by Christopher L. Miller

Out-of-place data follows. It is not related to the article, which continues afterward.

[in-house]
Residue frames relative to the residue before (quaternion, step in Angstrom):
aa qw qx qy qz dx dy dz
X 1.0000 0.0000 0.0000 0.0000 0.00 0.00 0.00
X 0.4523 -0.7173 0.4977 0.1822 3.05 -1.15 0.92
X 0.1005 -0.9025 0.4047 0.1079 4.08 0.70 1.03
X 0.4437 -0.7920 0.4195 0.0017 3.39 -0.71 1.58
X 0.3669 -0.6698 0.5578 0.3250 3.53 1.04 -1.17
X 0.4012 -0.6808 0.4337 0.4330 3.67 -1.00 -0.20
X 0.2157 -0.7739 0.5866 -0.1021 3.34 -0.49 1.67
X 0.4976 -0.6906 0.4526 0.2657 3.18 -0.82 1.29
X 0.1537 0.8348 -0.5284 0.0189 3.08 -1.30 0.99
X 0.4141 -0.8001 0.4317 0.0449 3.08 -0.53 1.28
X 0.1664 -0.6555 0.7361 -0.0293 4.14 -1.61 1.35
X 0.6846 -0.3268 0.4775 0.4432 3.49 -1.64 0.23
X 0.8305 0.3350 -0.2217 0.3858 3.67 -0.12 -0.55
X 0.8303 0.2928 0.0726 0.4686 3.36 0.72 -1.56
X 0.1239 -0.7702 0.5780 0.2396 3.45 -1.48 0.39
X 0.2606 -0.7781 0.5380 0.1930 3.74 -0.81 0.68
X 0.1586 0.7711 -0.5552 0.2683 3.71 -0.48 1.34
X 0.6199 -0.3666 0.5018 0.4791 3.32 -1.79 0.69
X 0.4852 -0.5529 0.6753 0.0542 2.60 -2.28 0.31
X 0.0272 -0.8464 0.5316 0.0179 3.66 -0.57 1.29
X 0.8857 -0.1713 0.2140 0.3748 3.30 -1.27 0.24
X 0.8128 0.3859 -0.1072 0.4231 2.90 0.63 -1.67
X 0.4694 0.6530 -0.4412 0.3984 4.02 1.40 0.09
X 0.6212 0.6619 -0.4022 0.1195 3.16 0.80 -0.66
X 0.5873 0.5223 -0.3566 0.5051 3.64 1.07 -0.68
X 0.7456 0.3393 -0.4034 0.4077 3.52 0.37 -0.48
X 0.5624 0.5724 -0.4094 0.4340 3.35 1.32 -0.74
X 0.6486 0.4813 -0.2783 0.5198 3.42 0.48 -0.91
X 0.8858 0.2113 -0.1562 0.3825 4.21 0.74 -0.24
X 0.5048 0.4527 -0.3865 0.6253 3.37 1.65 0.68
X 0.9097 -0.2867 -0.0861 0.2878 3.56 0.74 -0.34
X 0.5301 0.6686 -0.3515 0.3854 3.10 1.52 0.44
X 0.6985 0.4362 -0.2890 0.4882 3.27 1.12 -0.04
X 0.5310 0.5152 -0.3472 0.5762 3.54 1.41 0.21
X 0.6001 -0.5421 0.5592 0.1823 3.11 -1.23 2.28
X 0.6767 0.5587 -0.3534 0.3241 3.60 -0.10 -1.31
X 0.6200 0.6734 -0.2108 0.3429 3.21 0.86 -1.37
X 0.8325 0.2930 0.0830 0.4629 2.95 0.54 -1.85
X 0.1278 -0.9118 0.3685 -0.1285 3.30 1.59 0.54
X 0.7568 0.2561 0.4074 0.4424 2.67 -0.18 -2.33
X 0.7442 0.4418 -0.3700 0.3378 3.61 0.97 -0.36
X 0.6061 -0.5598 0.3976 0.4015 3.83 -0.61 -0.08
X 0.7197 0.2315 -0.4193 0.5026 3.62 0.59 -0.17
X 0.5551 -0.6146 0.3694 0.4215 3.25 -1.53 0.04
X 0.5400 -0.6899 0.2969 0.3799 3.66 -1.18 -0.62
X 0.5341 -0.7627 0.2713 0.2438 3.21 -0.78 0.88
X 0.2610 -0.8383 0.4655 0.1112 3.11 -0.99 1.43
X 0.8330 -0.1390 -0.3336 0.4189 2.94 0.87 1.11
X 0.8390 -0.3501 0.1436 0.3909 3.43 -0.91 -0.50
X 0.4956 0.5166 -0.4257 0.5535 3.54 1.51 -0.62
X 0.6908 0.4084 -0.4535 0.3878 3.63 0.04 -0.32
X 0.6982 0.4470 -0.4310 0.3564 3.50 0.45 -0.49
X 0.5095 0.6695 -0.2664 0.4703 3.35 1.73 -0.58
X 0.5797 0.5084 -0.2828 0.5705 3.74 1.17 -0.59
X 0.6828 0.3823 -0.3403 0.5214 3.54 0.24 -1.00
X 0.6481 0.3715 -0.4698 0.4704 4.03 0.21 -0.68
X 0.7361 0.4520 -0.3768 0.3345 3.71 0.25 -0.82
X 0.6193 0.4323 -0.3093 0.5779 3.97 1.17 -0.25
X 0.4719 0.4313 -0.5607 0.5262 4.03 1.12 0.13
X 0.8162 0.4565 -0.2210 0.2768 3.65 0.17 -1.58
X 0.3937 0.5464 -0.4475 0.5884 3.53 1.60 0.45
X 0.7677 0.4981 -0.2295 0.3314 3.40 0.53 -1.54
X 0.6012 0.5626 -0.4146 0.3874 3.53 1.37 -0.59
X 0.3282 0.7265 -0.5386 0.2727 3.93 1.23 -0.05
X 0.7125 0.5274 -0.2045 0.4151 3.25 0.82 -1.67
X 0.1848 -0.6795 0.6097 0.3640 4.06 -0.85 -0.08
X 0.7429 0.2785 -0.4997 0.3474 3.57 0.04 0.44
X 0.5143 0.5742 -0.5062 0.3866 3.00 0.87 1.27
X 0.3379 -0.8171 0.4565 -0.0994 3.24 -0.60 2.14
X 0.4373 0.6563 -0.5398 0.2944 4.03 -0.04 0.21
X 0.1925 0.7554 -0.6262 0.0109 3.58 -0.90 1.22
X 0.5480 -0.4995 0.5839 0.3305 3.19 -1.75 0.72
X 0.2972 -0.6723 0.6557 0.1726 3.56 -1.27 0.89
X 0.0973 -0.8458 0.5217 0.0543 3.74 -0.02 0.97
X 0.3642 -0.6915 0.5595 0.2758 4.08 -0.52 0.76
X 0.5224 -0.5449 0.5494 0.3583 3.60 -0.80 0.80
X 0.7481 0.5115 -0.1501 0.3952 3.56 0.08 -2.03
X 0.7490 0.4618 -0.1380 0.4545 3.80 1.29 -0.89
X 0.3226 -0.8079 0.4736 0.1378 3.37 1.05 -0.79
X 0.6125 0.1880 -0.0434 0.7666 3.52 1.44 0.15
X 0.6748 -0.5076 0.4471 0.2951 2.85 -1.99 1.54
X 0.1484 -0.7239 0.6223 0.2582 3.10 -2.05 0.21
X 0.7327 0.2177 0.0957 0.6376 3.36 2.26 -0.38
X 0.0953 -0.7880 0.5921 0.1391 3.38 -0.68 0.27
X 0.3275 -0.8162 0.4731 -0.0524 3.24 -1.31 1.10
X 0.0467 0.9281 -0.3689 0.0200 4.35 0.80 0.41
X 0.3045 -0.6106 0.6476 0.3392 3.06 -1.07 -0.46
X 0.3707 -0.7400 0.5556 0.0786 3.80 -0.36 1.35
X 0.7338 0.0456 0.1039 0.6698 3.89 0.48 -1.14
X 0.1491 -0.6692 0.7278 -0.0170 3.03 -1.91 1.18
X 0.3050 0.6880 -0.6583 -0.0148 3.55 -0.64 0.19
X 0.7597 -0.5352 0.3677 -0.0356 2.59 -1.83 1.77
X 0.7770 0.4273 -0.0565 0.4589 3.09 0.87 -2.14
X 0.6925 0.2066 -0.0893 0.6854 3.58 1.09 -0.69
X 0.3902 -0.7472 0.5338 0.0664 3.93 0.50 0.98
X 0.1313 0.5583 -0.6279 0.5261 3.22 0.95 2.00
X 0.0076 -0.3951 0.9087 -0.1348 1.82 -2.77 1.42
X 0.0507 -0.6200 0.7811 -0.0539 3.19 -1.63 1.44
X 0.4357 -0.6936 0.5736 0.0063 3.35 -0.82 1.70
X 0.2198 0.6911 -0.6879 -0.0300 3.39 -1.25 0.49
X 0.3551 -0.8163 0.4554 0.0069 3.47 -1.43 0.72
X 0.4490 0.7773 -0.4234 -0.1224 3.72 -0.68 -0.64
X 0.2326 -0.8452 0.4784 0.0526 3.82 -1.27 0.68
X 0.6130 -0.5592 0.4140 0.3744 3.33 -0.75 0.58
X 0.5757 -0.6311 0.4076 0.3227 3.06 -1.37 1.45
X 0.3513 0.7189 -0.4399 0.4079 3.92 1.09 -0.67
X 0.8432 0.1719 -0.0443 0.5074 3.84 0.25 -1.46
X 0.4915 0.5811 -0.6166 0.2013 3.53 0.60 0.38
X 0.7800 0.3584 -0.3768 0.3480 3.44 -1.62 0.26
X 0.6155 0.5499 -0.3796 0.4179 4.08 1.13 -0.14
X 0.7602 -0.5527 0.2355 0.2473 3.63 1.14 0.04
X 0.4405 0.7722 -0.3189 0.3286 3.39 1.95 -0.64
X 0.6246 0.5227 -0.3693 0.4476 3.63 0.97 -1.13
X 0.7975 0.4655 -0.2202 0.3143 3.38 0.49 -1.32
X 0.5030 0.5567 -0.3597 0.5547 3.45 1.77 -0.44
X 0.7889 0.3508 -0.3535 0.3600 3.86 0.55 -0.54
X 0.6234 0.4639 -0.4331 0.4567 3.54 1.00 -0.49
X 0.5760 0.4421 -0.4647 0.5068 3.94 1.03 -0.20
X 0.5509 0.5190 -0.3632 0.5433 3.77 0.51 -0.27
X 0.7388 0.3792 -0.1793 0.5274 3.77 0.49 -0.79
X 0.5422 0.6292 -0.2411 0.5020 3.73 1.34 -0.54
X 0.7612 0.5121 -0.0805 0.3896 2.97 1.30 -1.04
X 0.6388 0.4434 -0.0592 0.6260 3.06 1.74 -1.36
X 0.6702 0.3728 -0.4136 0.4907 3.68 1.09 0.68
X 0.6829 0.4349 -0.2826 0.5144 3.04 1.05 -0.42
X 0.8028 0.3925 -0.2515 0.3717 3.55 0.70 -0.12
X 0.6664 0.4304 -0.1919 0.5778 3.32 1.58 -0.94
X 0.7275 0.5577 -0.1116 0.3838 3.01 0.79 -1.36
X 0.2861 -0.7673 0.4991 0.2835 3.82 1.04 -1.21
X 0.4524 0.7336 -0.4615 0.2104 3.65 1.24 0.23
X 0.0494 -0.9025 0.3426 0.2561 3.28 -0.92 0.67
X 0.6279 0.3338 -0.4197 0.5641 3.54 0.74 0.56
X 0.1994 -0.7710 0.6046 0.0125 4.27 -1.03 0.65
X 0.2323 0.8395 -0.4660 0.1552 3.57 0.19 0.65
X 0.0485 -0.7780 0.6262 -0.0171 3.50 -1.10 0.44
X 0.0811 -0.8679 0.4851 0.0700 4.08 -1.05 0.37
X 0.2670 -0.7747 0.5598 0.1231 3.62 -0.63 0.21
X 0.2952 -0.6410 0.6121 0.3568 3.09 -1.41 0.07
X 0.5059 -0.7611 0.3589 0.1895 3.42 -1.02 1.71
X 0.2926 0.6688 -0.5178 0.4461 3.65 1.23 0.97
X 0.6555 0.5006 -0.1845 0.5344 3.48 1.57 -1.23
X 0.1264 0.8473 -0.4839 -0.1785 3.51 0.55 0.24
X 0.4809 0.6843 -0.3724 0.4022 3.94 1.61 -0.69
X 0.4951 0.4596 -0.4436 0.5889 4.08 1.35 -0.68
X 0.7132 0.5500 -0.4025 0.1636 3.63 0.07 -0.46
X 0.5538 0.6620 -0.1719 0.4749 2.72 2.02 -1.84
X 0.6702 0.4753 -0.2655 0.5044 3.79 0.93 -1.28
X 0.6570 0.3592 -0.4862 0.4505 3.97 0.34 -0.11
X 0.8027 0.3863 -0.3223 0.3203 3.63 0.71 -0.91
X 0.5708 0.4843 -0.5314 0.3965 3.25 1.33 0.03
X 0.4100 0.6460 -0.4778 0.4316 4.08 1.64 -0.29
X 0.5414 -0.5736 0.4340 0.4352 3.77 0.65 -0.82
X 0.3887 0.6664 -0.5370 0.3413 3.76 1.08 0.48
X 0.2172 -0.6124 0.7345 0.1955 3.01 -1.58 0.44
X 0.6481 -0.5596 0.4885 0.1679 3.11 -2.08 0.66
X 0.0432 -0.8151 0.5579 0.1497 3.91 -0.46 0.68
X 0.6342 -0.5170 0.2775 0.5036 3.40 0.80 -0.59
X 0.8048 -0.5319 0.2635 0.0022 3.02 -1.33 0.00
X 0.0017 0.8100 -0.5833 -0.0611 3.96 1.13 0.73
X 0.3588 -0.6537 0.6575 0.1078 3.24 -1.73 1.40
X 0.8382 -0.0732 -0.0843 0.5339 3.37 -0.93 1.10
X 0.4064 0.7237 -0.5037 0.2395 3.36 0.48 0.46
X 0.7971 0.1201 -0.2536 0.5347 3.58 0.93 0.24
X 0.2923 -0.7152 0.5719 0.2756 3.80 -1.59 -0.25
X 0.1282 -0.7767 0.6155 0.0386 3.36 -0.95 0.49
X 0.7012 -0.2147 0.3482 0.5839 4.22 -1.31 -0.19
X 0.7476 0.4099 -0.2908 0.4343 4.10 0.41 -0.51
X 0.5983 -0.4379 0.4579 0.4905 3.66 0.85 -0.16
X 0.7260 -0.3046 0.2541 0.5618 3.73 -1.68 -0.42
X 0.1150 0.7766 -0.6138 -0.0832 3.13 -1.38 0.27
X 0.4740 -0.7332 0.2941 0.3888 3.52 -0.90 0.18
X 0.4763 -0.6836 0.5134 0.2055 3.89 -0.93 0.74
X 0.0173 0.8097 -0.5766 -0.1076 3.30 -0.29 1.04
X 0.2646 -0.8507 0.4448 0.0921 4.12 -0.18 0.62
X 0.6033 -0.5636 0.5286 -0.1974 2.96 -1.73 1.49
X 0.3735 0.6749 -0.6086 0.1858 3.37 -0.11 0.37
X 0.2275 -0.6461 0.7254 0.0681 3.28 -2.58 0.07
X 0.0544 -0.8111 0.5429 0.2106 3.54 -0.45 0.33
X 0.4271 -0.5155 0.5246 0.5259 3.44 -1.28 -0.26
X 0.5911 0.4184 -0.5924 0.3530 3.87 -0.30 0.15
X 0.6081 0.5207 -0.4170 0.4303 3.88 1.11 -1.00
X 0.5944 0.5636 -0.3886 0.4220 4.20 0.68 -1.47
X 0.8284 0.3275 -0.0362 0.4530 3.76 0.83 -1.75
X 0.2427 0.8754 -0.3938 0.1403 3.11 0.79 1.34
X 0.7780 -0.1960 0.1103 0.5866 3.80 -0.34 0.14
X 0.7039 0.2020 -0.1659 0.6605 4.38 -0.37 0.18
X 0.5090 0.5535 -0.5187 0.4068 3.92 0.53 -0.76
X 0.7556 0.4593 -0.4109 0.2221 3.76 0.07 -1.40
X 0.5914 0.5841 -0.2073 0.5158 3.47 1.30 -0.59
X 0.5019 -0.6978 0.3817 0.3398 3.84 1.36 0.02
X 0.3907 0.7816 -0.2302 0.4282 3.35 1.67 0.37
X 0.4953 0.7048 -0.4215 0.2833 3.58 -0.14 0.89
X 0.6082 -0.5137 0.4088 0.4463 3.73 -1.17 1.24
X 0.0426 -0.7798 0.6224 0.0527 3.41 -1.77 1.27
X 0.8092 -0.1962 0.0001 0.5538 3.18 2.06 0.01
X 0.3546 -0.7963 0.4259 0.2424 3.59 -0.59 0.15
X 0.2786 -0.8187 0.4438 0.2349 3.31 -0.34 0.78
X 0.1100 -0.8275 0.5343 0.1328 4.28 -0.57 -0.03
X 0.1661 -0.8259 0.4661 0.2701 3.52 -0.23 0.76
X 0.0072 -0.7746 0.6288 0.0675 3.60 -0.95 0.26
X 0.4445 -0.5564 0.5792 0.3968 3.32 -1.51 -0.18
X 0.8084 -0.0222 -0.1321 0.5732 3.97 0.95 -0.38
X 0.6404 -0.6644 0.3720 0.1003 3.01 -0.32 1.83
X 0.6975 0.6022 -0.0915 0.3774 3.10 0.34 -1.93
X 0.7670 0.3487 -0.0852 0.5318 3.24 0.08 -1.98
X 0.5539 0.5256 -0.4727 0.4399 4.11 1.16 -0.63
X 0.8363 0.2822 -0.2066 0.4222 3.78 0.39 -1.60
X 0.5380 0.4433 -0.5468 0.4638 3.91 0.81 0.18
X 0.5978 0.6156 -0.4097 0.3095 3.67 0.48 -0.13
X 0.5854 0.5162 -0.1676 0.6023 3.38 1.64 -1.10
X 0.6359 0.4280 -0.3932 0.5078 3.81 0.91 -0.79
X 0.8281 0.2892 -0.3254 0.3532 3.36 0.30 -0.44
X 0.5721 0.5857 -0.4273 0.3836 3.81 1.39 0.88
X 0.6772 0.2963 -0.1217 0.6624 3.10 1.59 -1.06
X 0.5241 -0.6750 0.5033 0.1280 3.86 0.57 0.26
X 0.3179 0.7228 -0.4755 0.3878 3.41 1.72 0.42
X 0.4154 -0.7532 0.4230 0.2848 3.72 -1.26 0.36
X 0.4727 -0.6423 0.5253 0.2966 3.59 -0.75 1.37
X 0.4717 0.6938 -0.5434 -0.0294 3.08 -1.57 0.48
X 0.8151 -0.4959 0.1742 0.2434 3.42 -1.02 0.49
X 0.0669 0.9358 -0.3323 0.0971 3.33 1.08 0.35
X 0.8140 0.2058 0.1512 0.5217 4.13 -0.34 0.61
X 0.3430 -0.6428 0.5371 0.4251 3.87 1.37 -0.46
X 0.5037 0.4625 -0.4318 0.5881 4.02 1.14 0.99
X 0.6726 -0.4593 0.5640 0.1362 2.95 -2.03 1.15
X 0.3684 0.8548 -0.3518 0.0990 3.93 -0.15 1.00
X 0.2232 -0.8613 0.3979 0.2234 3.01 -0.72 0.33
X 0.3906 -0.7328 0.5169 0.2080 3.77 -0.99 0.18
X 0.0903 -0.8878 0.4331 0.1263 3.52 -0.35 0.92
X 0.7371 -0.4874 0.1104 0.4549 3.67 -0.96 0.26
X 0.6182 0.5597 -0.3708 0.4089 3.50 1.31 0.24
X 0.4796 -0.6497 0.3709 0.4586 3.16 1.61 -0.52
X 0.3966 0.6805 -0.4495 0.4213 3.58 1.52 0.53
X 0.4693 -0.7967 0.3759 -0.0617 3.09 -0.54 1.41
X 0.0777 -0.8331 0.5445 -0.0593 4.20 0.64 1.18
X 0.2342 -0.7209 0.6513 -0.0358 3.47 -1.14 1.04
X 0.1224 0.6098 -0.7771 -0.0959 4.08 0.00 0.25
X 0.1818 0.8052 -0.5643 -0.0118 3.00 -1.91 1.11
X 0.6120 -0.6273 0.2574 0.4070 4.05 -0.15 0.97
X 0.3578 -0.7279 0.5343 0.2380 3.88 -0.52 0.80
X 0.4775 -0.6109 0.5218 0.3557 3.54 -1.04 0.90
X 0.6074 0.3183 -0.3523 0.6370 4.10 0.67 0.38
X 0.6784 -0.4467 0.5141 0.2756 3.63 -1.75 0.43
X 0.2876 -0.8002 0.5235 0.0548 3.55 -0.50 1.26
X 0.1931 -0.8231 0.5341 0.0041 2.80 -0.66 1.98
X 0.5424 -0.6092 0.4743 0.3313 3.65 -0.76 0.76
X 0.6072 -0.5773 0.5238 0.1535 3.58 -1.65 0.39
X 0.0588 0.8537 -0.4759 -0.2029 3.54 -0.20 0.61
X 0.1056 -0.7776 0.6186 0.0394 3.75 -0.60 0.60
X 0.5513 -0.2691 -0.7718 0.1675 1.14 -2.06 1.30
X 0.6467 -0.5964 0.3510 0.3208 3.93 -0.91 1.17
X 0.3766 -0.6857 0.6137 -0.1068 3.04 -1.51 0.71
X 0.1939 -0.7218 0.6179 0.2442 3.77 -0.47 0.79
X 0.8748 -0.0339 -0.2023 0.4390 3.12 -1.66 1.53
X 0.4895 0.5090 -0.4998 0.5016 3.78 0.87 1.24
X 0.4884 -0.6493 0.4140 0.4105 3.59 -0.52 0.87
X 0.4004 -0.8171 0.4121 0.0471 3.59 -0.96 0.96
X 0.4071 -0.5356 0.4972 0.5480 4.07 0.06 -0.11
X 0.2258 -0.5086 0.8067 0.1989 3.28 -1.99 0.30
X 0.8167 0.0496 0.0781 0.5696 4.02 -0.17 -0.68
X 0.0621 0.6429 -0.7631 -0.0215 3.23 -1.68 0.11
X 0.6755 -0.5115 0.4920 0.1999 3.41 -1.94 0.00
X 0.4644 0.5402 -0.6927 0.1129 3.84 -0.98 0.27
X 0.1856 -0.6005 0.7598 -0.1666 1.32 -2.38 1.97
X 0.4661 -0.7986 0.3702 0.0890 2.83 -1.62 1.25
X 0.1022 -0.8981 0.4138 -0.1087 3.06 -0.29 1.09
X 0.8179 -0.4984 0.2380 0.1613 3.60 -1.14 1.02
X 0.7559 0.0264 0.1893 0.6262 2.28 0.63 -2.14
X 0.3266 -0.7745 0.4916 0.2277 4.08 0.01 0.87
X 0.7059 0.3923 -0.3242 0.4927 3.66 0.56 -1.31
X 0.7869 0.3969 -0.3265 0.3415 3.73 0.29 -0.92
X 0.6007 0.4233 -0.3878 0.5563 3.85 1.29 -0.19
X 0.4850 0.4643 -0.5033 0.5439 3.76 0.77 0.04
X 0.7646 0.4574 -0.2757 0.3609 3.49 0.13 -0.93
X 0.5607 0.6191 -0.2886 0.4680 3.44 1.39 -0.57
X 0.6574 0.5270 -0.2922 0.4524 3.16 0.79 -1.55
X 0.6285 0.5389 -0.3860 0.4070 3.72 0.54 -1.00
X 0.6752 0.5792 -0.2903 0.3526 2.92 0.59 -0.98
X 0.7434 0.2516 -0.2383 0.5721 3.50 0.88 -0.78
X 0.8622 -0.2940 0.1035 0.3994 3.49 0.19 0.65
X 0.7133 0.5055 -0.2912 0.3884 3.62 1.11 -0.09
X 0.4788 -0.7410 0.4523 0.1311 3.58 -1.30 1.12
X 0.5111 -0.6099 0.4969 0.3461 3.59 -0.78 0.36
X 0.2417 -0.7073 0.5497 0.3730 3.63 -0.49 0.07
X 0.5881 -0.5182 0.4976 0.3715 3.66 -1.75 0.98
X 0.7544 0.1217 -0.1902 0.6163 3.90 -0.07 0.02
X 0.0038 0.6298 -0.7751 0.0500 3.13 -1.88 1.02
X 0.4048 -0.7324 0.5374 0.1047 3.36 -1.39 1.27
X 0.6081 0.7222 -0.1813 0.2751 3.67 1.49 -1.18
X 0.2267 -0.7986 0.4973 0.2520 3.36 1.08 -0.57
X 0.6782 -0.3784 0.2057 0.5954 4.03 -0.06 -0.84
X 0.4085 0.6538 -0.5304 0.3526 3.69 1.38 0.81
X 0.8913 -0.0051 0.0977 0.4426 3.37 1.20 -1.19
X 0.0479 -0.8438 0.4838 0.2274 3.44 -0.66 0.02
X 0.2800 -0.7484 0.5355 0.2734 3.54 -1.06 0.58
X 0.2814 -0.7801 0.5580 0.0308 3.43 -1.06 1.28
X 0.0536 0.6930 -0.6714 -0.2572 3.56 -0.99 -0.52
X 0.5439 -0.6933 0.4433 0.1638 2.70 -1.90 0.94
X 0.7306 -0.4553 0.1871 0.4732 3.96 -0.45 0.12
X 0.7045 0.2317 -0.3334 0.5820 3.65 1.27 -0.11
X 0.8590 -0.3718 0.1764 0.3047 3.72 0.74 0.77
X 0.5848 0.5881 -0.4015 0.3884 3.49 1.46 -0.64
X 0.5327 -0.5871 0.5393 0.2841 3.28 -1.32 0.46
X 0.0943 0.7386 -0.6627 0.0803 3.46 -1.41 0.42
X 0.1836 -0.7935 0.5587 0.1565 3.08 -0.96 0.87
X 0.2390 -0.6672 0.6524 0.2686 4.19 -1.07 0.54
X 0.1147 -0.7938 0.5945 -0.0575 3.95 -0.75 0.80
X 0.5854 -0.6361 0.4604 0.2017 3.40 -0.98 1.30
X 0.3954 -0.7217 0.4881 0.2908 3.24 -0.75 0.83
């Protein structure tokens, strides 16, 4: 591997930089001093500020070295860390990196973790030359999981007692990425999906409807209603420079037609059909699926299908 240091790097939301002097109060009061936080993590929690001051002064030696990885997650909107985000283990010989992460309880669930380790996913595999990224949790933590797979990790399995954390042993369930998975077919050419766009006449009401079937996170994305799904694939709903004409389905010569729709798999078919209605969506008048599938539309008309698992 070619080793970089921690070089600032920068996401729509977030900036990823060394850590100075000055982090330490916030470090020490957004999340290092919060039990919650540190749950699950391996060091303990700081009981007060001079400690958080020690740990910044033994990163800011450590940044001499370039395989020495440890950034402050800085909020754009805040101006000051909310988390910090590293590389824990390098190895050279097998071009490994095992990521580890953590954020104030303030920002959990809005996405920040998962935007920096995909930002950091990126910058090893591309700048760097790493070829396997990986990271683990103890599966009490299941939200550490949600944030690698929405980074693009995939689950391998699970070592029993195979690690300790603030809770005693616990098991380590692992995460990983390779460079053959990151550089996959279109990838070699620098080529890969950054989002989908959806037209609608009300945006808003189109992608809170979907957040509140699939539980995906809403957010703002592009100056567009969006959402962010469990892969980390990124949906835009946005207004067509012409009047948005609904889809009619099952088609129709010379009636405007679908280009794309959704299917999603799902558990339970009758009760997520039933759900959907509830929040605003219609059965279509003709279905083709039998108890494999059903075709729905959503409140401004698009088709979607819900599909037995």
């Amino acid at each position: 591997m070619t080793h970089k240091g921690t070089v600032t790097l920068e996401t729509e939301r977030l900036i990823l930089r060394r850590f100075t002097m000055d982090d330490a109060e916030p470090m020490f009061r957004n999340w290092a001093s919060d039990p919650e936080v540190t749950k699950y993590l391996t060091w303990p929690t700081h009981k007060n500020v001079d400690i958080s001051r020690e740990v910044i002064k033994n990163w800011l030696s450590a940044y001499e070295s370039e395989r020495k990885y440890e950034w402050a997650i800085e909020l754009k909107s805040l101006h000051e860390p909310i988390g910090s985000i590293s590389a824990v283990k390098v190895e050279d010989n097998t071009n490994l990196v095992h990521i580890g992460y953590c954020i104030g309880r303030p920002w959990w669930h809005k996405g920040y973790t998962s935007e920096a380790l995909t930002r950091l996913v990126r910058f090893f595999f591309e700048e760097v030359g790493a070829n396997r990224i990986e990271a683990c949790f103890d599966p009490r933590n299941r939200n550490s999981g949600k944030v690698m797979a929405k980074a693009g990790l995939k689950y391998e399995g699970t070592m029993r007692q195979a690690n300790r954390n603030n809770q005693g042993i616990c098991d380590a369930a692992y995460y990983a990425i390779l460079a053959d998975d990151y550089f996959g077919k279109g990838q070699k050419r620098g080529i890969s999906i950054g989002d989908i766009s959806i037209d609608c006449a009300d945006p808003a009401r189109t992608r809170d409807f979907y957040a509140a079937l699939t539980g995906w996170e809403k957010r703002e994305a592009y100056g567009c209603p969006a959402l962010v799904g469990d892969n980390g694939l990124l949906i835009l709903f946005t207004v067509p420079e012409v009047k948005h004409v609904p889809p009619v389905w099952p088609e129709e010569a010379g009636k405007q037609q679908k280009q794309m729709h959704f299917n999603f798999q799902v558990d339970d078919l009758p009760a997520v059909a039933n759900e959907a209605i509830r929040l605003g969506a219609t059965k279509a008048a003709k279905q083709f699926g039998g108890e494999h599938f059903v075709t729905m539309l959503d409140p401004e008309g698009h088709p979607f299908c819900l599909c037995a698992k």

At the end of the first millennium, most people in the Eastern Hemisphere had a firm sense of how the world was arranged, who occupied it, and how they had come to be where they were. Various sacred texts as well as long-standing folk beliefs suggested a virtually eternal order of things, instilling a sort of reassuring confidence in a stable and entirely predictable existence. However, forces were emerging that would open up new possibilities and engender a new restlessness that would shatter provincial confidence and stability as a new more cosmopolitan world emerged. A new era of American history was about to spring from the most unexpected of places.More »